Reviewby Carl Kimlinger,
Best Student Council
DVD 3 - Class Antics
All five members of the Miyagami indoor soccer team conveniently catch cold, leaving it up to the Best Student Council to defend the honor of their President when the rival school ties her good name to victory at indoor soccer (perfectly logical, right?). Later President Kanade is called to a meeting of the Jinguji family, accompanied by Nanaho. Nanaho fondly recalls their first, antagonistic meeting, and the deep ties that keep their families bound together. They return to the student council's dormitory to find it destroyed, all thanks to a scatterbrained self-centered sociopathic menace called Minamo with ties of her own to the Best Student Council. The solution to their problem? Why a school play of course.
All else that can be said against it, in couldn't be said that Best Student Council was ever unpleasant. Empty-headed, yes. Silly, heck yeah. Insubstantial, sure. Annoying, sometimes. Creepy...well, there is a sentient puppet... But unpleasant? No. It stood as one of those series that you pop in in order to shut down all but the life-sustaining functions of the brain and relax for a couple of hours. That ends this volume with the introduction of Minamo, a character that, if there were a law punishing characters for infuriating behavior, would deserve capital punishment. That's right, bring on the Queen of Hearts: "Off with her head!"
The volume kicks off (har har) with more BSC-patented fluff (the indoor-soccer episode), and then segues into one of the series' best episodes thus far when it details the rocky early relationship between Kanade and Nanaho, dropping thick and heavy hints as to the secrets that underlie Miyagami Academy and the Best Student Council. Don't take this as unconditional praise—it really isn't that hard to be the best among featherweights—but it explains much, reveals some of Nanaho's family history, and even manages an emotional twinge or two. And then Minamo shows up. From that point on, it's two episodes of pure torture as she runs rampant, unchecked by everyone around her, wielding her abrasive personality like flesh-scraping sandpaper. You'd think that a group of stalwart defenders like the Assault Team would be able to handle one selfish brat, but no such luck. And to make things worse the explanation for her behavior (don't act surprised, you knew there'd be one) seeks to cover her irritating presence with a ladle of treacle. It's hard not to wish for Pucchan to take a hint from his psychotic ventriloquist dummy cousins and cut her heart out in her sleep.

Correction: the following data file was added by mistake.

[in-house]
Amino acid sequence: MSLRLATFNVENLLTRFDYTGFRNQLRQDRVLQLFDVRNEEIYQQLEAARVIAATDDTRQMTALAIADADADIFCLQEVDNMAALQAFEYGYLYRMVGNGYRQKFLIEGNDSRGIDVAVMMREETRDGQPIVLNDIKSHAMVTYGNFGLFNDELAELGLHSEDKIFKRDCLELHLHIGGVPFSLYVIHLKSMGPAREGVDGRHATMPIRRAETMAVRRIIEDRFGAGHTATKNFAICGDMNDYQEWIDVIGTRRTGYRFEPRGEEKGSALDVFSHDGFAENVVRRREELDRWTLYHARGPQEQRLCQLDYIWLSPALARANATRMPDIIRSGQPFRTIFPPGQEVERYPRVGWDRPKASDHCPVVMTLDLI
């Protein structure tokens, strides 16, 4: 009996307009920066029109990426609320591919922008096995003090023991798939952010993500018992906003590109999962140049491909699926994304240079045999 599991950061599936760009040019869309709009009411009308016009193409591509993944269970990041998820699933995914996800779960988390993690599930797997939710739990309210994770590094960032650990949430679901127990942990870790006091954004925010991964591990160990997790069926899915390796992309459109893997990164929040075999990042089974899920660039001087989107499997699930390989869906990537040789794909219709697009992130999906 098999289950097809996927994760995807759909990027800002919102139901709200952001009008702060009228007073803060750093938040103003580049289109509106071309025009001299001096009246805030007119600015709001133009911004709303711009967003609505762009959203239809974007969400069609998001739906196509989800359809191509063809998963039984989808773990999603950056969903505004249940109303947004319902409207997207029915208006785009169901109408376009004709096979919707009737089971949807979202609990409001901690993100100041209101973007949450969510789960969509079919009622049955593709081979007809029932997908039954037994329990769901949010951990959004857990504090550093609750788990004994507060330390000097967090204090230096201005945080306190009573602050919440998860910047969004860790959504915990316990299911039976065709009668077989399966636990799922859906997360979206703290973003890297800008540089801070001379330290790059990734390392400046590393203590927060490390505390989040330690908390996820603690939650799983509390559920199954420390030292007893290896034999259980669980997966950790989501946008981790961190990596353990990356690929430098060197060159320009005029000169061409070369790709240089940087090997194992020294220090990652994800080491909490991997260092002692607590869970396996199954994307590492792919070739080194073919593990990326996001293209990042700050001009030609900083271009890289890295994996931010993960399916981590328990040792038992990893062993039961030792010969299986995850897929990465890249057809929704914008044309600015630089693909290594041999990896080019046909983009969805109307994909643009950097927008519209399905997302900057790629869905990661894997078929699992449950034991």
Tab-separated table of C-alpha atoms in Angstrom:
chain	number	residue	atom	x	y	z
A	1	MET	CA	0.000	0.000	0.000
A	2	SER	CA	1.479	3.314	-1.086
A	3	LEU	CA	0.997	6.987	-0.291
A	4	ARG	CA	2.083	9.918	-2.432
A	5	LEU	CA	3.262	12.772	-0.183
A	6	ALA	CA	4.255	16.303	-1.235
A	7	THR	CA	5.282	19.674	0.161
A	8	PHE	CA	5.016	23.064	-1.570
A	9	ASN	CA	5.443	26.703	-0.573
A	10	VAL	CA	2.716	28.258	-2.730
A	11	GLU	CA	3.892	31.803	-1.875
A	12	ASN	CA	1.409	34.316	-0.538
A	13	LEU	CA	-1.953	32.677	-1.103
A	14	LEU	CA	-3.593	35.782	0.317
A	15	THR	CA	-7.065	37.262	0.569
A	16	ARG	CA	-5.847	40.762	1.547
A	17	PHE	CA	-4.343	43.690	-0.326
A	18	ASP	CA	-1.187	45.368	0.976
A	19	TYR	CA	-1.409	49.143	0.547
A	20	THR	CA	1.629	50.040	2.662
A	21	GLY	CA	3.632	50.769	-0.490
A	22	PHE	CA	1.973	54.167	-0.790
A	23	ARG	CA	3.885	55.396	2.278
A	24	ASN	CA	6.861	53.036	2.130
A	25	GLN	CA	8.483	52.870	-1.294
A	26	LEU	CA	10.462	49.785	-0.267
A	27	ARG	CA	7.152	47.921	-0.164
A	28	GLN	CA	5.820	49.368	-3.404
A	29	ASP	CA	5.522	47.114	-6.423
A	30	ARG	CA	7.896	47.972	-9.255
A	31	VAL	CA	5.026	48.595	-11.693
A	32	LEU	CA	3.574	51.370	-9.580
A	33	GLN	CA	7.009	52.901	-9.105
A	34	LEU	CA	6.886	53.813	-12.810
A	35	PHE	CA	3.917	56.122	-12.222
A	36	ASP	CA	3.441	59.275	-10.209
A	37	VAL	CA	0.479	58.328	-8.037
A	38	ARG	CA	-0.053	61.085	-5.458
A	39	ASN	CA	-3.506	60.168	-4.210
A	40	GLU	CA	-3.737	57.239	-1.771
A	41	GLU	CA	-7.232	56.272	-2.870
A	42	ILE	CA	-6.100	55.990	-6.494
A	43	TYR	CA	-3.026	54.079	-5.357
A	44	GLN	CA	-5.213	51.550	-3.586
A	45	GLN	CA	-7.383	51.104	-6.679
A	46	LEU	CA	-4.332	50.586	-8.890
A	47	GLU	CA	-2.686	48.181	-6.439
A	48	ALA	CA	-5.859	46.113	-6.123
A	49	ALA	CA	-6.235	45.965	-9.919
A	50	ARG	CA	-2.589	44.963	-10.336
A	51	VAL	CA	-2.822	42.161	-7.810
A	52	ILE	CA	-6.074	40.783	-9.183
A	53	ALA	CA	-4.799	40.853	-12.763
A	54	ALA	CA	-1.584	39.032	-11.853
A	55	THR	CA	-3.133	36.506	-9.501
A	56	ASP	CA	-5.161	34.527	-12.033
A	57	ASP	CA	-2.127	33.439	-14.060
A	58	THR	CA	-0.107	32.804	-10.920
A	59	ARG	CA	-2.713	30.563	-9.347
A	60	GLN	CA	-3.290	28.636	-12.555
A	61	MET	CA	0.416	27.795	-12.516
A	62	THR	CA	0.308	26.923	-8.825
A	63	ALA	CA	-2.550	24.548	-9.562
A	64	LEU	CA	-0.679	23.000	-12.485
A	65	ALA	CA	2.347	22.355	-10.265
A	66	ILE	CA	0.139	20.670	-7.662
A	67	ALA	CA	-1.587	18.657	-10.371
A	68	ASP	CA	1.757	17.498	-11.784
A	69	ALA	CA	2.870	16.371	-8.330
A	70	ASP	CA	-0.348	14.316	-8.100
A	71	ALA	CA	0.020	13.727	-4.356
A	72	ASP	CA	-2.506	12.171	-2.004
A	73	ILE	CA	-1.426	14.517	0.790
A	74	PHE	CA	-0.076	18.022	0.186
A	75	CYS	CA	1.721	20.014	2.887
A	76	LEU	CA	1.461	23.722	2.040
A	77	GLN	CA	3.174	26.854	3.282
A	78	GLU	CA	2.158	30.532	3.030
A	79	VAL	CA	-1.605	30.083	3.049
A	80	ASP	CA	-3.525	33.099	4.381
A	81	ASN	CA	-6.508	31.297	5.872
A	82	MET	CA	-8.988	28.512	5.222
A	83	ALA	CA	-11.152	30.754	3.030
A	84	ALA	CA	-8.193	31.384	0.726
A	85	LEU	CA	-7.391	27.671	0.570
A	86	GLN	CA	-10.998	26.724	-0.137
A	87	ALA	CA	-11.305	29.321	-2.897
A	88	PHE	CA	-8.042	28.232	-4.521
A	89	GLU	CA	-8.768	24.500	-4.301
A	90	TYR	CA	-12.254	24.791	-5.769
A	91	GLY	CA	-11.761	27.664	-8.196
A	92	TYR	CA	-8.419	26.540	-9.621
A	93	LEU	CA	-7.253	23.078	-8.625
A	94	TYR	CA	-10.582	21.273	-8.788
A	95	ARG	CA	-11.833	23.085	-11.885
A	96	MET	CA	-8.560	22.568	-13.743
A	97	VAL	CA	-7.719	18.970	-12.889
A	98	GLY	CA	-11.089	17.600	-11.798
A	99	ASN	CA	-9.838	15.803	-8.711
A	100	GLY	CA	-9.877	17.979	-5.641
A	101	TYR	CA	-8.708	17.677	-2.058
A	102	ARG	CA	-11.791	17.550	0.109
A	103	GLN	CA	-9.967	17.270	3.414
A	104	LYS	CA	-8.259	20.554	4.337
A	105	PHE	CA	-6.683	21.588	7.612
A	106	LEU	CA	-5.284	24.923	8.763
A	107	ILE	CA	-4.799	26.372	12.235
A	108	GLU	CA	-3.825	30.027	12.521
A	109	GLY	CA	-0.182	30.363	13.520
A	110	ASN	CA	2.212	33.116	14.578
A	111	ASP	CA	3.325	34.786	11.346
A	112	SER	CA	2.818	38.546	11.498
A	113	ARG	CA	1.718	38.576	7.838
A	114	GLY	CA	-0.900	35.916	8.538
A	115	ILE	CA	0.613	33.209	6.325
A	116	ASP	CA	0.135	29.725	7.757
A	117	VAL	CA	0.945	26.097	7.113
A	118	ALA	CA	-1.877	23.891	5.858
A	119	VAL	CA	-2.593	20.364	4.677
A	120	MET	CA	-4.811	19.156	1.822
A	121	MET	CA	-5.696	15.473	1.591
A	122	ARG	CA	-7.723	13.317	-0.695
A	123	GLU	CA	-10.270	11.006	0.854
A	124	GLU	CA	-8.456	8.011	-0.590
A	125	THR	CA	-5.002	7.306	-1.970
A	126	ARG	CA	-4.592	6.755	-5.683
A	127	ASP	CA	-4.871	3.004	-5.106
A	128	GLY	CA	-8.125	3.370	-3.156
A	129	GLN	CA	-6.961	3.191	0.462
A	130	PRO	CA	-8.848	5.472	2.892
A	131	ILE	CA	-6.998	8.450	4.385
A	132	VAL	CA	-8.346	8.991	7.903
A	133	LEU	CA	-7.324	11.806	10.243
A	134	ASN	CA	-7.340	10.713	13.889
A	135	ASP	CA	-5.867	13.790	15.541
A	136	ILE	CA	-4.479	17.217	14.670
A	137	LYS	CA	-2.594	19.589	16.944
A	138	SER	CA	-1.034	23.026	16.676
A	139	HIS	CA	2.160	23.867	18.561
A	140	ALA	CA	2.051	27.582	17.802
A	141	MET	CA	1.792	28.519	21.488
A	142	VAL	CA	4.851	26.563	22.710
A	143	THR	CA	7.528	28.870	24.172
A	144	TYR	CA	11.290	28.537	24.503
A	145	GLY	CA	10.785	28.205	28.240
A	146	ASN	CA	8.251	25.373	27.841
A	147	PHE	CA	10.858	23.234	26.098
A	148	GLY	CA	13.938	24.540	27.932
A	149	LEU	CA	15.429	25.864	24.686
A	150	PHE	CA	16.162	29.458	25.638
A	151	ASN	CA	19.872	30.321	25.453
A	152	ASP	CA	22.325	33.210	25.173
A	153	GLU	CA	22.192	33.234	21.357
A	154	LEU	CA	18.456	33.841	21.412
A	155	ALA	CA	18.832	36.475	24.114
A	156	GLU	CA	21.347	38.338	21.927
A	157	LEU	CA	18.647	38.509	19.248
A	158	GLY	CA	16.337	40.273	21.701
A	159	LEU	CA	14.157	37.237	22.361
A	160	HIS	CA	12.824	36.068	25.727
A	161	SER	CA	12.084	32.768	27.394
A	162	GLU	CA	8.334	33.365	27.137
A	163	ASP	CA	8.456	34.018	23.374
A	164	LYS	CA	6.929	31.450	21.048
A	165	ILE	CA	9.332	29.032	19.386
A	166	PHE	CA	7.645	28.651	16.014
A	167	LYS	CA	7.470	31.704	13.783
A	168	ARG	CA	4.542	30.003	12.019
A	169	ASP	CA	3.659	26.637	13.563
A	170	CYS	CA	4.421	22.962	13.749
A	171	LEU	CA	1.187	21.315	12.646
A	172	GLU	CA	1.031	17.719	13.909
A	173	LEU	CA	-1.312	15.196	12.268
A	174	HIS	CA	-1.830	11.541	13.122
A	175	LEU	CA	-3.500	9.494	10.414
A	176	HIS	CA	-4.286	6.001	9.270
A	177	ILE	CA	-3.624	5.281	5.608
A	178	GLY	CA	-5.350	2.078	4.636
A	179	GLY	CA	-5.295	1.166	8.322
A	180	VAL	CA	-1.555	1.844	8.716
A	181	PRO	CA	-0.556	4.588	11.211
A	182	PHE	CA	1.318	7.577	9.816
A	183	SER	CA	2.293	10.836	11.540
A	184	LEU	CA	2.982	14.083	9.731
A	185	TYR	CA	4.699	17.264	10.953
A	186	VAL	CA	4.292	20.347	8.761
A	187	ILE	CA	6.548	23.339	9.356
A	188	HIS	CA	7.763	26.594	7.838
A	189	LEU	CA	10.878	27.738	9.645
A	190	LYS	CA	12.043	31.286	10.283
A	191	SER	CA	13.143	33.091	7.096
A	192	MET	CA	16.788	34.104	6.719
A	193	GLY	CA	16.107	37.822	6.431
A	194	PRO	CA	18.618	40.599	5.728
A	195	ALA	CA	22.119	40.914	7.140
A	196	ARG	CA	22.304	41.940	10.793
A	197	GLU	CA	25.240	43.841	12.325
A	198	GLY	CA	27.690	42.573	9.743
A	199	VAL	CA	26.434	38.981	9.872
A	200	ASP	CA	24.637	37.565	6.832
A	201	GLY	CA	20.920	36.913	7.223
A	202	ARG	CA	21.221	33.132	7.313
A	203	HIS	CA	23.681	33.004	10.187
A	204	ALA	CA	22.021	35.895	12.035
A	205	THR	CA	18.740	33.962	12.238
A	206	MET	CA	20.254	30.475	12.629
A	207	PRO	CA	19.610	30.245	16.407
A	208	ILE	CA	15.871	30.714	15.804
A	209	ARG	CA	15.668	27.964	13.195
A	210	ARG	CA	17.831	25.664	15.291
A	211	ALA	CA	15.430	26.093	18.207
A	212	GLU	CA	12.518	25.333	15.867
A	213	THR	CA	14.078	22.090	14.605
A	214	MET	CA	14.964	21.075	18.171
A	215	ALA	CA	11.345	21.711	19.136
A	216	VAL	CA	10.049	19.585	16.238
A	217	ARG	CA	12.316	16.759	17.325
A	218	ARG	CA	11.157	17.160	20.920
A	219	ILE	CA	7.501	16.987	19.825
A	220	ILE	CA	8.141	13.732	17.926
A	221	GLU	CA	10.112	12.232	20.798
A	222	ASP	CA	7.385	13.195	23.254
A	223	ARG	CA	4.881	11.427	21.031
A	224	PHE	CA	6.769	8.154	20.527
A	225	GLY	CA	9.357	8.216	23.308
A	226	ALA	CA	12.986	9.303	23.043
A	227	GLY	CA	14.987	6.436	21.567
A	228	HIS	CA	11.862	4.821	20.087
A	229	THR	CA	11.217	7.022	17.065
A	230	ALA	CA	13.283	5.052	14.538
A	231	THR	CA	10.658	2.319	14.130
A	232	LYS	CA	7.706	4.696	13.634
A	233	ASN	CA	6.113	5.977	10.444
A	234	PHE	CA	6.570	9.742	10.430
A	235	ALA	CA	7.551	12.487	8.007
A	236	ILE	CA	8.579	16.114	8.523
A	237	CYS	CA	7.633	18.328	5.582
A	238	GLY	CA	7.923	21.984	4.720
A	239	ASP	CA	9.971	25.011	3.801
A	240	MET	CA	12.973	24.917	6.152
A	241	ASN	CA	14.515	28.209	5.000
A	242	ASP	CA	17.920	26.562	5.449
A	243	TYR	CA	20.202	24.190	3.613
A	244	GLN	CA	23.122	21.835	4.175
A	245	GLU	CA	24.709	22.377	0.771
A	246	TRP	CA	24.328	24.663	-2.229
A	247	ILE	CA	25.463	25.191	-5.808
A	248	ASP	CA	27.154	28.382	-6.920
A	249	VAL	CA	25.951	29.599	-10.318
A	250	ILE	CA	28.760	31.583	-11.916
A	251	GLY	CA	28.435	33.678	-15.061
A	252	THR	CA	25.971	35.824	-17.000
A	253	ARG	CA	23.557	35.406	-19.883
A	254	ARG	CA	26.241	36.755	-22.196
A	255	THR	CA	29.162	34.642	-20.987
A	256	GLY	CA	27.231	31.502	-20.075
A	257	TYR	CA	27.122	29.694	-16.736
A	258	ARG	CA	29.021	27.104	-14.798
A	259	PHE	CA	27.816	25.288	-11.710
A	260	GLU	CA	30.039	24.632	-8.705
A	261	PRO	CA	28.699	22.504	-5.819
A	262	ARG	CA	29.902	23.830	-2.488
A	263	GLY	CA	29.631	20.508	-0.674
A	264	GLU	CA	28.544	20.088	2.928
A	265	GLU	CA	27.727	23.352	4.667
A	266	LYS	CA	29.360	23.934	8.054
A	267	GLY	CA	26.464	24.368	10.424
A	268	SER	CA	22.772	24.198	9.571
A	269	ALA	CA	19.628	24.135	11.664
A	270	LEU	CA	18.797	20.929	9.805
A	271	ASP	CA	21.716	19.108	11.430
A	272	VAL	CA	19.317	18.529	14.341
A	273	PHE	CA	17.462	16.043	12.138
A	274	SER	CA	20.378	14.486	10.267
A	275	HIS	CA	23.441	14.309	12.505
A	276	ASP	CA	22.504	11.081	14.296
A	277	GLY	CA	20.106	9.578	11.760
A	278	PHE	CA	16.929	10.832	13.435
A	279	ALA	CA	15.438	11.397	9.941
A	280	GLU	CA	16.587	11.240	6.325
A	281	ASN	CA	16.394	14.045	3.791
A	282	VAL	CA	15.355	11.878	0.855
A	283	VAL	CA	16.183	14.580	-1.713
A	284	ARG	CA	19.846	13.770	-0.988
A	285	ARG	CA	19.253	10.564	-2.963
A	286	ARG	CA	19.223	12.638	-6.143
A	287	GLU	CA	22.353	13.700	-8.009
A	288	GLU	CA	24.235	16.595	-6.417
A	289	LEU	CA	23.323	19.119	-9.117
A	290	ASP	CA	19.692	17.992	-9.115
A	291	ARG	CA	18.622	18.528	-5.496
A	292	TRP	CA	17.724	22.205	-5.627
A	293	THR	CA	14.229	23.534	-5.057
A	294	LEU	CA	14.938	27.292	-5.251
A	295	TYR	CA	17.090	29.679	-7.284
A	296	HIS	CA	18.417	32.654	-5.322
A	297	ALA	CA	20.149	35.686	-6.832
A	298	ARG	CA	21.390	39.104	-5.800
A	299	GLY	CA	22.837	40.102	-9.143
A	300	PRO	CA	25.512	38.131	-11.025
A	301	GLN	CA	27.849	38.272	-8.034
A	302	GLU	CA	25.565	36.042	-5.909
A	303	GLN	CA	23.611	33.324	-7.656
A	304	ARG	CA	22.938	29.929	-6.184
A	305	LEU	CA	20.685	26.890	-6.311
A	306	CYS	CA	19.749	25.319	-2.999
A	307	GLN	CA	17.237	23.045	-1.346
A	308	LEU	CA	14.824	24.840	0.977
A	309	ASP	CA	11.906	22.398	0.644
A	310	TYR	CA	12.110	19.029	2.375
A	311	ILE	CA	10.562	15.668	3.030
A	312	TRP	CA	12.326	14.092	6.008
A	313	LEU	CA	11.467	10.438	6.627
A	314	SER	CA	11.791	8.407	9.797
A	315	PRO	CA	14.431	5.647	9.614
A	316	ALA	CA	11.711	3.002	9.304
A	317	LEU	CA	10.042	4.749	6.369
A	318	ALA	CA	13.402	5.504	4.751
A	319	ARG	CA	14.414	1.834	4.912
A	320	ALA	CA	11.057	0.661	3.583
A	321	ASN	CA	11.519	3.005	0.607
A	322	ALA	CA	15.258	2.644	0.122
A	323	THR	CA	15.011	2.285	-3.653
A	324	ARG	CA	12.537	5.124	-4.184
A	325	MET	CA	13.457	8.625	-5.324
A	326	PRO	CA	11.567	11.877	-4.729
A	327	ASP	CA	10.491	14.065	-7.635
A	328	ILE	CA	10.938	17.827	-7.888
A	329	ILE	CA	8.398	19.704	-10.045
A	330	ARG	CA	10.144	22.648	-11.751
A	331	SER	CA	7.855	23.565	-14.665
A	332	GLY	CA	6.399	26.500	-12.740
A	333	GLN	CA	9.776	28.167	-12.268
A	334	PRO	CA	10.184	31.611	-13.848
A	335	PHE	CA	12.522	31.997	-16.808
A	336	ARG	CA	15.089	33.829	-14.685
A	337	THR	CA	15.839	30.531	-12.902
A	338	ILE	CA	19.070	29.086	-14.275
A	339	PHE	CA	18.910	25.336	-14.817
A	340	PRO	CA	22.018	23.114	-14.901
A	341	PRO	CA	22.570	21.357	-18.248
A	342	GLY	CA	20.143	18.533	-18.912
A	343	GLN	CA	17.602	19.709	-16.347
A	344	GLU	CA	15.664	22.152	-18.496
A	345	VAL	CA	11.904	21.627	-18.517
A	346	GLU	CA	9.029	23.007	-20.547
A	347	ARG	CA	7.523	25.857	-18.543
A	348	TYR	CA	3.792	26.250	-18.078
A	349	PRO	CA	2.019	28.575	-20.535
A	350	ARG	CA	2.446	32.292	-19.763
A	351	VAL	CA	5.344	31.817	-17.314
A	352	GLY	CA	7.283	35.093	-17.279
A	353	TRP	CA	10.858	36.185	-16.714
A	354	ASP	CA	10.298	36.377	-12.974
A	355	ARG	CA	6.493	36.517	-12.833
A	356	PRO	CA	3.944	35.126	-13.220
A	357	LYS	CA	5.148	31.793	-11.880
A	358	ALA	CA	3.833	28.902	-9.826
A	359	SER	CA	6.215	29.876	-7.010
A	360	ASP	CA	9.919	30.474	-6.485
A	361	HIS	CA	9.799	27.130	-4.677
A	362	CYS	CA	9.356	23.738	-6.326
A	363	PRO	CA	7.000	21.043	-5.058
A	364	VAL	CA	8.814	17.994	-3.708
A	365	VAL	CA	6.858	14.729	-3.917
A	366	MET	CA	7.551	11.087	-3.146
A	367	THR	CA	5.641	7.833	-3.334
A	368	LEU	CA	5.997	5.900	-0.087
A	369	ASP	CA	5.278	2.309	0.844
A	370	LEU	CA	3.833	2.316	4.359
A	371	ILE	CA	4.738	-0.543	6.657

The character designs continue to be appealing—even Minamo—without being particularly original. Pucchan is still a pug-faced eyesore, and the settings are still pleasant, pastel-flavored, and forgettable. The action quotient is a little higher, what with all the soccer, running around, and blowing stuff up. Which means that the budgetary limitations are more evident—plenty of the usual pans and stills with animated inclusions whose movements are obviously looped. It isn't likely to set off the "lazy cynical cash-grab" alarms in viewers' heads, but it nevertheless looks pretty cheap on occasion, including an exploding building of such sublime cheesiness that it would be funny, even if it weren't meant to be.
The unremarkable score and pleasantly forgettable opening and ending themes remain unchanged since the series' inception. It won't tax your ears, and it won't send you on a wild search for the soundtrack, import costs be damned. The light, sad piano used during Rino and Minamo's showdown is the closest it gets to a standout track.
There isn't anything to say about the dub that hasn't been covered in earlier reviews, except that Minamo is actually marginally less grating in English. Which is probably due to the decision to lower her voice an octave or two. Expect a fair to middling dub, without the extra edge that sets good dubs apart from great ones.
A clean OP and clean ED, company trailers, and a collection of Japanese DVD promos are all that this disc can claim as extras.
BSC has been a mildly pleasant synapse-blunting respite from more serious-minded shows for two volumes now. That tradition ends here, with two final episodes that are actually painful to watch. The volume isn't a total loss. Episode 12 is actually quite good, and even episodes 13 and 14 have chuckle-worthy moments such as the sight of Rino dressed in a hot pink Alien (of Ridley Scott fame) suit, and the audience's unexpectedly realistic reaction to the student council's play, and the final confrontation between Rino and Minamo is actually surprisingly complex and affecting. It's too early to dismiss the Minamo episodes off-hand, as she may play an important part later (I know, I know. It's doubtful) but one can't be blamed for hoping that the title of the next episode to star her will be "Throw Minamo from the Train."
Overall (dub) : C
Overall (sub) : C
Story : C
Animation : C+
Art : B-
Music : C
+ Flashback episode that answers a lot of niggling questions, even while raising new ones.
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